These changes are only coming to the 32 A319s that were initially delivered to American, while many of the remaining A319s will presumably be retired in the near future, given that some of them are 25+ years old. We should learn more details about the process in the near future.

What do you make of American’s plans to reconfigure Airbus A319s?

Conversations (19)
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  1. John Guest

    America keeps going downhill; as a million-mile flier with American, I have not flown them in over 15 years; bad planes, bad service, bad food, and the list goes on and on.

  2. Ricardo Guest

    It's a sad day, and makes AA closer to Spirit than Delta.

    We always got these on the Dallas to Jackson Hole leg

    While I will miss these, but since we moved from an AA hub to a Delta hub, we have been using DL more. Though AA is usually significantly cheaper, the experience is just not as premium, and we are ok with paying more for a better experience.

  3. JetBlueFanboy Gold

    Honestly I'm surprised it took AA this long to start retrofitting their LAA A319's (or at least make the announcement). Let's just hope that the Oasis-ization of their A319's takes as long as UA's Polaris/NEXT retrofits.

  4. Paul Gold

    It's sad that AA is still stuck on Oasis.

  5. Ivan Guest

    American A319, A320 and 777-200's are getting up there in age.

  6. Eric Guest

    The A319 was always a performance aircraft. US Airways used them for Transcons at a time where the A320 couldn't make it reliably and the A321s did not have the capabilities that they had now. US had 12 First class seats on the 319 for consistency with the 320s (makes loading meals easier in case of a sub). Counterbalancing the long legs for transcons, US also used these plans on the Shuttle, adding a significant...

    The A319 was always a performance aircraft. US Airways used them for Transcons at a time where the A320 couldn't make it reliably and the A321s did not have the capabilities that they had now. US had 12 First class seats on the 319 for consistency with the 320s (makes loading meals easier in case of a sub). Counterbalancing the long legs for transcons, US also used these plans on the Shuttle, adding a significant number of flights before the E190 took its place.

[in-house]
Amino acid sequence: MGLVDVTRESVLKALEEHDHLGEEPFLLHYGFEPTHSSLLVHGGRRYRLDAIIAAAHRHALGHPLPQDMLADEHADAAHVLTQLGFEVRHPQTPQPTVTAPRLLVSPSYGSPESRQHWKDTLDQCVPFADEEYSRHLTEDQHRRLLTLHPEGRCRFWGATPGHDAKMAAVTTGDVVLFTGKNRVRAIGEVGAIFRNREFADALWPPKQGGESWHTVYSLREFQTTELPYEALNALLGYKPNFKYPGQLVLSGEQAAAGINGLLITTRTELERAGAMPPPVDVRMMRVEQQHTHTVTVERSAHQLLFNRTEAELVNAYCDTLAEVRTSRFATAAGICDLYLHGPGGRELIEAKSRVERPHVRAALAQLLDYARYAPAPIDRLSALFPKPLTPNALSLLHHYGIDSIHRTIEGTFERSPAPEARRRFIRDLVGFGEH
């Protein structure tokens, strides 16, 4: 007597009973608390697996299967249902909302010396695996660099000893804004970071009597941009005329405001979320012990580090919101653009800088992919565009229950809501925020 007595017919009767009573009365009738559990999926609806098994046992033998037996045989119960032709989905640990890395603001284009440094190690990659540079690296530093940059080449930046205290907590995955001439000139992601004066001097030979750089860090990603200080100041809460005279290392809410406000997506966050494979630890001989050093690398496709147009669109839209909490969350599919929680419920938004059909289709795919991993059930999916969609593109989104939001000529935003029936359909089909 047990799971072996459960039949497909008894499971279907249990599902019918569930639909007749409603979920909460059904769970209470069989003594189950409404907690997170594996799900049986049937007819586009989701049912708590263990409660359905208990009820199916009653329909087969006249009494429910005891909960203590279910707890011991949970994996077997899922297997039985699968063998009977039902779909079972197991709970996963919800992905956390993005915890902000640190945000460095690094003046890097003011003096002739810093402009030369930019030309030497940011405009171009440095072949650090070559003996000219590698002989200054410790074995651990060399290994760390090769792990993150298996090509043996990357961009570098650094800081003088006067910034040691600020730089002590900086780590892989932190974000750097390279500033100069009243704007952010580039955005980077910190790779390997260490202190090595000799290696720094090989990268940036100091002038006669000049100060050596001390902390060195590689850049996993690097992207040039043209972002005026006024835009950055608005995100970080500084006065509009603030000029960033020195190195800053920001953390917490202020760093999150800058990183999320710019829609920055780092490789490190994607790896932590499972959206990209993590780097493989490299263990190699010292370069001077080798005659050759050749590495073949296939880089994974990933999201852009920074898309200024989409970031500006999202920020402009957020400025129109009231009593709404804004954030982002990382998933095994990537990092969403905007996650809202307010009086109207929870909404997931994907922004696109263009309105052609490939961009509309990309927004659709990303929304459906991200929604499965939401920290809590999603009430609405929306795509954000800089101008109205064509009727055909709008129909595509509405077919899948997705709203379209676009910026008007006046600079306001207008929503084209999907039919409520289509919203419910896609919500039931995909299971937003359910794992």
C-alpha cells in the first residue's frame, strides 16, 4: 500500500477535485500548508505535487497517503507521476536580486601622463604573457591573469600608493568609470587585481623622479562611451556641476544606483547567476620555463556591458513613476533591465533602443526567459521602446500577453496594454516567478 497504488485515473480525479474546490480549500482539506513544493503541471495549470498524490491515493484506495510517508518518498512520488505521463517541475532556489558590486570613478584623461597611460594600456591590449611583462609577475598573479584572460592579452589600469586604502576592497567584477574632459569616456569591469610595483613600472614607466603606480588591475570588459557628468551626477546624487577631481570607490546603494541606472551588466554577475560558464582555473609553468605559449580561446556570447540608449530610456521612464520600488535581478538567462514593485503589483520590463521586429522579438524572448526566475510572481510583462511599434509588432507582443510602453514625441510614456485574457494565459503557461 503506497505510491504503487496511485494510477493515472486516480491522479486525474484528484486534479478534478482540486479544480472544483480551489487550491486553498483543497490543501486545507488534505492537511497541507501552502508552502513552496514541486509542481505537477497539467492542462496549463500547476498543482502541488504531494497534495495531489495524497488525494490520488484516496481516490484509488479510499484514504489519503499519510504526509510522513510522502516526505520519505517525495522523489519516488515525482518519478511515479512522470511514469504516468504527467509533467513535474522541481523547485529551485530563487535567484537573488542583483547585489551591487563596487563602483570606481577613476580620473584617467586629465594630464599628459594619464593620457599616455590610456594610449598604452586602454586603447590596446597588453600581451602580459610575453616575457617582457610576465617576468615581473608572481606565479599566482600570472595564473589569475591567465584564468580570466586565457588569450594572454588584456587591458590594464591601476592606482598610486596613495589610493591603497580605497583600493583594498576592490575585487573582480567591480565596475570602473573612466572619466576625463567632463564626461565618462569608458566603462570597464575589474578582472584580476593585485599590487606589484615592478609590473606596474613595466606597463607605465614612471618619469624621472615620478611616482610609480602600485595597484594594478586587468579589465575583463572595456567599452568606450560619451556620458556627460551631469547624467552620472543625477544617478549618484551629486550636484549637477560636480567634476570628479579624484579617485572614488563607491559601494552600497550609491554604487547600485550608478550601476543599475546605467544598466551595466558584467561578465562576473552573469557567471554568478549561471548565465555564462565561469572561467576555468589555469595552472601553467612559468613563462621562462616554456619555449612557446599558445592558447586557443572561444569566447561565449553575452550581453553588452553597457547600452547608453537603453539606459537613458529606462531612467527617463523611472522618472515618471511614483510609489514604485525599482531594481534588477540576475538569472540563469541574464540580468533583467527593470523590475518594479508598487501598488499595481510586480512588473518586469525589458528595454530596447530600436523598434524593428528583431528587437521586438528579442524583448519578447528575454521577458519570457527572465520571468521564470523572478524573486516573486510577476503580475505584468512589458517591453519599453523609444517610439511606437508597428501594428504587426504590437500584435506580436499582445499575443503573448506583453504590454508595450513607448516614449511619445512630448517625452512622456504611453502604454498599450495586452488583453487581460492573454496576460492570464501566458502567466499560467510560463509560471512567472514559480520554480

AA pre-merger bought the 319s as apart of a large part for certain hot/high airports were the performance was needed. I suspect the remaining 32 will continue to serve this purpose, particularly out of MIA. 32 might be too many for those, and i could also see some of these return to "shuttle-lite" duty. At least on the short flights, the space-flex lavs won't get much use.

  7. andy Guest

    The constant obsession with inseat entertainment is nauseating.....not everyone wants or needs it. If you as a customer need to have some type of device in your hands or infront of your face fly Delta or JetBlue, PERIOD. They upgrade the wifi and add streaming.....not fast enough for some of you. Some refuse to Pay for the wifi. All these GD critics out there......if you have All the Answers, Start your own GD Airline and...

    The constant obsession with inseat entertainment is nauseating.....not everyone wants or needs it. If you as a customer need to have some type of device in your hands or infront of your face fly Delta or JetBlue, PERIOD. They upgrade the wifi and add streaming.....not fast enough for some of you. Some refuse to Pay for the wifi. All these GD critics out there......if you have All the Answers, Start your own GD Airline and let's see how you do. Soooooooooooooo tired of these arguments. Some of you miserable people are a TOTAL MFing PITA on a daily basis.